Refrigerant Licensing Guide

Good morning folks and welcome to RefrigerantHQ!  As I write this article it’s a nice cold March Sunday morning. Things haven’t begun to warm up yet for the upcoming refrigerant season but everyone knows that it is just around the corner. In fact April is really the beginning. It is the point where we begin to see maintenance calls start to come up and then slowly but surely as the days and weeks pass we inch closer and closer to summer and to those long, but profitable, days.

Something new this year that a lot of people may have overlooked is that HFC refrigerants such as R-134a, R-404A, R-410A are now subjected to the Environmental Protection Agency’s refrigerant sales restriction regulation. What that means folks is that you are no longer able to purchase these types of refrigerants unless you are section 608 or section 609 certified with the Environmental Protection Agency. For more on the refrigerant sales restriction please click here to be taken to the EPA’s official site.

While these restrictions are new to HFC refrigerants those of you who have been in the industry for a while know exactly what I am talking about. In the past CFC and HCFC refrigerants were subjected to the EPA’s refrigerant sales restriction as well. So, if you wanted to purchase one of these refrigerants you had to go through the training and the certification.

This change on HFC refrigerants caught a lot of the do-it-yourselfers off guard. A lot of the larger companies knew this was coming and had prepared for it by getting their techs and purchasers already 609 certified back in 2017. These garage mechanics and other do-it-yourselfers are now finding that they do not have a way to purchase thirty pound cylinders of 134a any longer.

It should be noted that there is an exception to these rules for the weekend warriors out there. People who are not certified to handle refrigerants can still purchase two pounds or less canisters at their local stores. So, if I needed to recharge my Camry then all I would need to do is go to my local parts store or Amazon.com and purchase a few cans of R-134a. This can be done without a license. So, there is hope!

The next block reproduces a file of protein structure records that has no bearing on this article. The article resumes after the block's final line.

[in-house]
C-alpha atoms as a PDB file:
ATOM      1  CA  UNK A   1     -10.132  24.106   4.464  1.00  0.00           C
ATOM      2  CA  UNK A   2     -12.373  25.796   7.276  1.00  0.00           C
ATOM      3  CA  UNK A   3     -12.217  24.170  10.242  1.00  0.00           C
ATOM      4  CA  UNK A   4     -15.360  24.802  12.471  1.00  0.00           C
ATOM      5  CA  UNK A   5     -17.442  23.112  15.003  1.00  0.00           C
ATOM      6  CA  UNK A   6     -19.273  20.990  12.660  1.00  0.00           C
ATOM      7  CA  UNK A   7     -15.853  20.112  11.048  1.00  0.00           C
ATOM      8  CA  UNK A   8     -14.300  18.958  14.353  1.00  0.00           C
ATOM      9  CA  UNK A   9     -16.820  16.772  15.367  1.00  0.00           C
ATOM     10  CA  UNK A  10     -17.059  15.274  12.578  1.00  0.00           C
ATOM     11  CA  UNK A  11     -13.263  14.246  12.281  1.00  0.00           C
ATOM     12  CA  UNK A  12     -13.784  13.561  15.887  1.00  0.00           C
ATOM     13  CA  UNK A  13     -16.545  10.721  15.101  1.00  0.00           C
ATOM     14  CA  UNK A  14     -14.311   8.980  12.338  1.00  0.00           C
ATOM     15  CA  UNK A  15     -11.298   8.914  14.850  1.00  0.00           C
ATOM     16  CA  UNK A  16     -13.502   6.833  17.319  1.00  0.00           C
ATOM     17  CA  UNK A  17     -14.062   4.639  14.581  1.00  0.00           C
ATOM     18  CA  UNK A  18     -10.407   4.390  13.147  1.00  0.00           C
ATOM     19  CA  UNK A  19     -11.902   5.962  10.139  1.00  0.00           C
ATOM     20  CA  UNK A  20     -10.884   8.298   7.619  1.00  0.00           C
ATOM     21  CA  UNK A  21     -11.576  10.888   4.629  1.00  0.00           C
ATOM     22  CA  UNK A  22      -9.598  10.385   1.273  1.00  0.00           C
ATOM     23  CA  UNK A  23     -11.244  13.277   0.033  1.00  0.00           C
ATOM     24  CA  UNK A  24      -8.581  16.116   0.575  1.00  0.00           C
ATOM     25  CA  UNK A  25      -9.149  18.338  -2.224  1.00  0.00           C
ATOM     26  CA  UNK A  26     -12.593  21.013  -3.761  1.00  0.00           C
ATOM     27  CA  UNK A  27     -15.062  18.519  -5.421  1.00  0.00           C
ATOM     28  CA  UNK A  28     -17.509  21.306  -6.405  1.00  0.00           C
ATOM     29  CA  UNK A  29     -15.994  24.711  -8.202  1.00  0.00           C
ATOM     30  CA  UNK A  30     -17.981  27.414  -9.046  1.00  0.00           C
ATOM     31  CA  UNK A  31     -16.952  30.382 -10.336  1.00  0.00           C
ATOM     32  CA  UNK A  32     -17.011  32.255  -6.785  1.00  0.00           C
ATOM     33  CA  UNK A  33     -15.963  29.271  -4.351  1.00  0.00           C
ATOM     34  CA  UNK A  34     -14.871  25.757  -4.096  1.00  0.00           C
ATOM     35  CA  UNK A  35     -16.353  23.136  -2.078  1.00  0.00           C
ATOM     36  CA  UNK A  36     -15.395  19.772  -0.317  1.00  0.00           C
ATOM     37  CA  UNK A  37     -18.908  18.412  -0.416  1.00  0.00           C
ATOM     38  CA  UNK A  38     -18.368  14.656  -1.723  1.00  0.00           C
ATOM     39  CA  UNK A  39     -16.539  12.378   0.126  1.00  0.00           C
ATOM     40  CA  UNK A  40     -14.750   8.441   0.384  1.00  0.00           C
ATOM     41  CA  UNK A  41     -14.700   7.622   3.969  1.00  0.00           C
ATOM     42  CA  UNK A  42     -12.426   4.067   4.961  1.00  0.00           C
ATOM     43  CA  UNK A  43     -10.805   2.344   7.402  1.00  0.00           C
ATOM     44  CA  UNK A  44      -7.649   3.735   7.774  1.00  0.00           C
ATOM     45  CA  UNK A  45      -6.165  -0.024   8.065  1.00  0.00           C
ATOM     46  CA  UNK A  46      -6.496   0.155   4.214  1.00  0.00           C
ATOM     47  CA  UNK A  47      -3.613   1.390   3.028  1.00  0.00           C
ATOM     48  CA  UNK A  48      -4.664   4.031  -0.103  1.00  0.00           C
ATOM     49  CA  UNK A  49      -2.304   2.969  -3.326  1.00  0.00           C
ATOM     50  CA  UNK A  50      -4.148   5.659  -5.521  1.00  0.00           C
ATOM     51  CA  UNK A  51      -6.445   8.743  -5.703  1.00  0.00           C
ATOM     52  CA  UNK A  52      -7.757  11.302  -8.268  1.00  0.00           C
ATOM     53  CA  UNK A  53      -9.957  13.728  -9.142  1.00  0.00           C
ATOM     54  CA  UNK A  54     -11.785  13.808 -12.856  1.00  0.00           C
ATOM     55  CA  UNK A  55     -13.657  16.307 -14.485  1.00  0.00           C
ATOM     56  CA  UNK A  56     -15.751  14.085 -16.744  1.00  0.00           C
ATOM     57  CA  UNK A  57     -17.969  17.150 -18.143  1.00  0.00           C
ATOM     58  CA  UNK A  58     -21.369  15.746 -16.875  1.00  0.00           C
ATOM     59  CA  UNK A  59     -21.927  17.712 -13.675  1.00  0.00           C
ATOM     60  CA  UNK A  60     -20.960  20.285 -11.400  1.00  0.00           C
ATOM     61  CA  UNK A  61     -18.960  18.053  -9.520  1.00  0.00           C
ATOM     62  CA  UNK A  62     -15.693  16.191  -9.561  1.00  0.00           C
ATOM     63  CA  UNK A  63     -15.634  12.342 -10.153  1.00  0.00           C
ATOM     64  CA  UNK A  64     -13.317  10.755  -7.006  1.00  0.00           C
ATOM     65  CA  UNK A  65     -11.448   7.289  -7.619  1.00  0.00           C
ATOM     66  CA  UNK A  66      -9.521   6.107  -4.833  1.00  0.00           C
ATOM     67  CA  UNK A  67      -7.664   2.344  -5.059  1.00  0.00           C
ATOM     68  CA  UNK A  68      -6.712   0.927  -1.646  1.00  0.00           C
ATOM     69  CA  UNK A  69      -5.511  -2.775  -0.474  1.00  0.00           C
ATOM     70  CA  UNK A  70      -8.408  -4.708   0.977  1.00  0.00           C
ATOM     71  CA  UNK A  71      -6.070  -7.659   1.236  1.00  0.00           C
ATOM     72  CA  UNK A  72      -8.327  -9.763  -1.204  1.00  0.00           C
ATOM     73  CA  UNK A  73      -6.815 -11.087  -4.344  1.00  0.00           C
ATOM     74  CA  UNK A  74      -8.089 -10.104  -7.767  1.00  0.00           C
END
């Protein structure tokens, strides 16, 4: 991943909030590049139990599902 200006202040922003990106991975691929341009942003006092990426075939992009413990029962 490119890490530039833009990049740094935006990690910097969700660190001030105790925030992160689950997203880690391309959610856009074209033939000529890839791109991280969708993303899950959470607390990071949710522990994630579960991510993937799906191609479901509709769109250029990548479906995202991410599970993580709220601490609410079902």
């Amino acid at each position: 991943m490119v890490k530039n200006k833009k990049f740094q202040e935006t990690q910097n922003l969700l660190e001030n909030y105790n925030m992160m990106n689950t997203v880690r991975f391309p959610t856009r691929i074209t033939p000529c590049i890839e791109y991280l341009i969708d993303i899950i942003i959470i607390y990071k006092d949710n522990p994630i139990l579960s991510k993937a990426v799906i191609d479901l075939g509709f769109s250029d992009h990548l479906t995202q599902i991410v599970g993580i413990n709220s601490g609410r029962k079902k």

However, if you are confident that you need a license or certification then keep on reading folks and I will do my best to guide you along the process.

Section 609 Certification

Section 609 is in fact the easier license to get on refrigerants. 609 deals strictly with the automotive side and covers refrigerants such as R-12 and R-134a. So, if you are a mechanic or an at home repair guy then 609 is what you will need. Today there are more than one million people certified under this section 609. There are a few ways for you or your employees to become certified with the Environmental Protection Agency. Some of these options are listed below:

  • A licensed 609 certification trainer comes to your place of employment, puts on a class, and then hands out testing to each attendant. After the tests are completed they will then be mailed to MACS Worldwide to be graded. If passed you will then receive your license through the mail. In my experience these work great as a ‘lunch and learn.’ Cater in a lunch, bring in a trainer, and get your staff qualified in just an hour.
    • A 609 trainer can either be from an outside party like a vendor/salesmen or it could be a designated person at your company. I have seen both. A good trainer will go over all of the details and help attendees with questions that they are unsure of. Ideally, most everyone should pass this test.
  • The other option is to go directly through MACS Worldwide. MACS is the primary provider and manager of 609 tests and license granting. They started their program only a few years after the 609 rules were introduced back in 1990. Ever since 1992 MACS has been the leader in granting 609 tests and certifications. Review the links below to read up a bit more about them, order a study book, and even order a test.